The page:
Do US or UK people not know what wet market is

  7. #7
    Winwin2011 is offline Senior Member
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    Default Re: Do you have

    Quote Originally Posted by emsr2d2 View Post
    What is a wet market?
    A wet market is generally an open food market.
    The floors and surroundings are often routinely sprayed and washed with water—to the extent of flooding it at frequent intervals—which gave it the name "wet market".
    http://en.wikipedia.org/wiki/Wet_market
    Last edited by Tdol; 25-Sep-2011 at 17:01. Reason: Source link added

  8. #8
    Winwin2011 is offline Senior Member
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    Default Re: Do you have

    Quote Originally Posted by TheParser View Post
    REMINDER: NOT A TEACHER

    (1) Some books say that one uses "any" when you do not care how much but you are

    thinking of some; one does not use "any" when you are not thinking of some amount.

    Here are two examples from Michael Swan's Practical English Usage:

    (a) Is there any water in the refrigerator? (You are thinking of some water.)

    (b) Is there water on the moon? (You want to know if there is water on the moon, NOT the amount.)
    ***
    Wife: Look at those delicious apples.

    Husband: They do look good, don't they!

    Wife: Do you have any money? ( = She doesn't know how much. She is hoping that the amount is enough in order to buy the apples.)

    Husband: Let me check. Yeah, I have a few dollars. Here you are.

    ***

    (At a party)

    Tom: Hello, young lady. My name is Tom.

    Mona: That's nice.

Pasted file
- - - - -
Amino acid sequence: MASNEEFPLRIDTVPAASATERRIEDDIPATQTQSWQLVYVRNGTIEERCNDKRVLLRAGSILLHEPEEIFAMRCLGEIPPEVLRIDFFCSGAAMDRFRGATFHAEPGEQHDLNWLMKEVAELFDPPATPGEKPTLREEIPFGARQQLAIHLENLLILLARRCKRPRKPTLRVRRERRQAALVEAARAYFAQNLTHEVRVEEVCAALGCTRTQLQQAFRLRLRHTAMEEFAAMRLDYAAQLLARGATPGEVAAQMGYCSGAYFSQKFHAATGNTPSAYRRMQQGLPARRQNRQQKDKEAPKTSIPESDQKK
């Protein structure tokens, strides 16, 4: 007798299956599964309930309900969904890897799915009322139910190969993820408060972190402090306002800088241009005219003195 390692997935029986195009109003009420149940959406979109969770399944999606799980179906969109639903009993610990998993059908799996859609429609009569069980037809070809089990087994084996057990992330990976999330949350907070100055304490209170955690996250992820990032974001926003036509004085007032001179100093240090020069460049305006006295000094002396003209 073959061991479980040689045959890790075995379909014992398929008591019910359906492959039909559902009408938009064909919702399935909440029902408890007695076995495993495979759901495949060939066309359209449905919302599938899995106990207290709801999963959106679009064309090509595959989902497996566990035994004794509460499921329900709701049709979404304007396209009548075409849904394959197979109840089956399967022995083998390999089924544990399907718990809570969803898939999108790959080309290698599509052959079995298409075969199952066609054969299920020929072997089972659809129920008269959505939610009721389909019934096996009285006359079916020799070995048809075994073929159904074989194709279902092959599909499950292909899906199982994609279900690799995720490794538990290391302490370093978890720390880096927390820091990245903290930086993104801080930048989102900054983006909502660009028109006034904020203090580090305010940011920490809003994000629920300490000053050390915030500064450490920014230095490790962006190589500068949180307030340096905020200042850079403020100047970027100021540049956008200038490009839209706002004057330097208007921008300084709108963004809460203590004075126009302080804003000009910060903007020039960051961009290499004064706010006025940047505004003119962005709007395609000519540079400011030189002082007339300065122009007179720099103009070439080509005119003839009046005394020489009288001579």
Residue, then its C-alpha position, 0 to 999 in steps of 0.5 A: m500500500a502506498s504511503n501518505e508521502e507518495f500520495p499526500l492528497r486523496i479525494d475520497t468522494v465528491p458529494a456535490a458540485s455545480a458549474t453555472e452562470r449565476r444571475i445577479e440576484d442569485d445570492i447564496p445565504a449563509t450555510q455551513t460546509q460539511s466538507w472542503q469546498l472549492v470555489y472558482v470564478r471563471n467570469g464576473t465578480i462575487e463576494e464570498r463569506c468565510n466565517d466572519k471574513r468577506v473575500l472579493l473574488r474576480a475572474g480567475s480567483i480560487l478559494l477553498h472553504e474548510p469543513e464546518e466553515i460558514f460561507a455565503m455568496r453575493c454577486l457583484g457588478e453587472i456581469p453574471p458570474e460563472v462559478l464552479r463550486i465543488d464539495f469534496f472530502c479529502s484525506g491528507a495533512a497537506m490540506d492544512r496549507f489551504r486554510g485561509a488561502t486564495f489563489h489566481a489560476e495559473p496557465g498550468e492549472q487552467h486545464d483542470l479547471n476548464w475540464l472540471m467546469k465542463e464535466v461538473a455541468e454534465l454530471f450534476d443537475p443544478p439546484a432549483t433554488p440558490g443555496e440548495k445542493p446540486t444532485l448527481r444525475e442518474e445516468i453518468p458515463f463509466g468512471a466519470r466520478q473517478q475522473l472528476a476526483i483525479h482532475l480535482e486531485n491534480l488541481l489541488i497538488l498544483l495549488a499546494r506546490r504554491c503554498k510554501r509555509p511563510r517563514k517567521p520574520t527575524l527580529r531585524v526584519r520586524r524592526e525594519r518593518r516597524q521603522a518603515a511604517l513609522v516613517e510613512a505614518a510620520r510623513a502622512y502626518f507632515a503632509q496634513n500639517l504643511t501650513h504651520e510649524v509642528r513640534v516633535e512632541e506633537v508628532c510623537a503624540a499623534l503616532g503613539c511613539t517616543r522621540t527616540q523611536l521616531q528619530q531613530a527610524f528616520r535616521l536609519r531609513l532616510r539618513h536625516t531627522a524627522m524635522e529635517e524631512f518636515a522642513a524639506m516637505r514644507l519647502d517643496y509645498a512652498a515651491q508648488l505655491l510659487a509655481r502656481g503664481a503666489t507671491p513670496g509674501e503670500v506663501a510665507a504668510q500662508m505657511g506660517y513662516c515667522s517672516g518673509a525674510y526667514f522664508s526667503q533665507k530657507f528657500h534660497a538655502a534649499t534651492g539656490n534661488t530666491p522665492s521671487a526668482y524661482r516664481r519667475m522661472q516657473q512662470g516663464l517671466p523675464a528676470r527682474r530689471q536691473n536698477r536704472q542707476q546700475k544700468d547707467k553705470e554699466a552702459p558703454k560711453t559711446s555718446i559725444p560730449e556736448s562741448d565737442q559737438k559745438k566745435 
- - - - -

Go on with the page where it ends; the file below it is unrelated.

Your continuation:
Tom: May I ask your name?

    Mona: Why do you want to know?

    Tom: I was thinking that maybe one day we could go out for a cup of coffee.

    Mona: Do you have money? (= Are you rich?)

    Tom: I'm poor.

    Mona: Goodbye.

    Thanks. Your examples are very detailed and fantastic! I laughed hard for the following conversation:

    Mona: Do you have money? (= Are you rich?)

    Tom: I'm poor.

    Mona: Goodbye

    Does "Is there any water in the refrigerators ? have the same meaning as with "Is there any water in the refrigerator?"
    Last edited by Winwin2011; 24-Sep-2011 at 05:13.

  9. #9
    emsr2d2's Avatar
    emsr2d2 is offline Moderator
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    Default Re: Do you have

    Quote Originally Posted by bh1234 View Post
    A wet market is generally an open food market.
    The floors and surroundings are often routinely sprayed and washed with water—to the extent of flooding it at frequent intervals—which gave it the name "wet market".
    I've never heard that before. I can say with some certainty that it's not used in BrE.

  10. #10
    TheParser is offline VIP Member
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    Default Re: Do you have

    Quote Originally Posted by bh1234 View Post

    Does "Is there any water in the refrigerators ? have the same meaning as with "Is there any water in the refrigerator?"

    REMINDER: NOT A TEACHER


    (1) Thank you for your very kind note.

    (2) As only a non-teacher, I must be very careful before giving an opinion.

    (a) I have only one fridge. So I would ask "Is there any water in the fridge?"

    (b) If I had two fridges, I think (repeat: think) that I would ask the same question.

    (3) Hopefully, one of the teachers will answer your interesting question. (You must

    always accept a teacher's answer, not mine.)

    (4) P.S. If I understand my books correctly:

    Is there any water? = I absolutely do not know.

    Is there some water? = I think that there probably is, but I am not sure.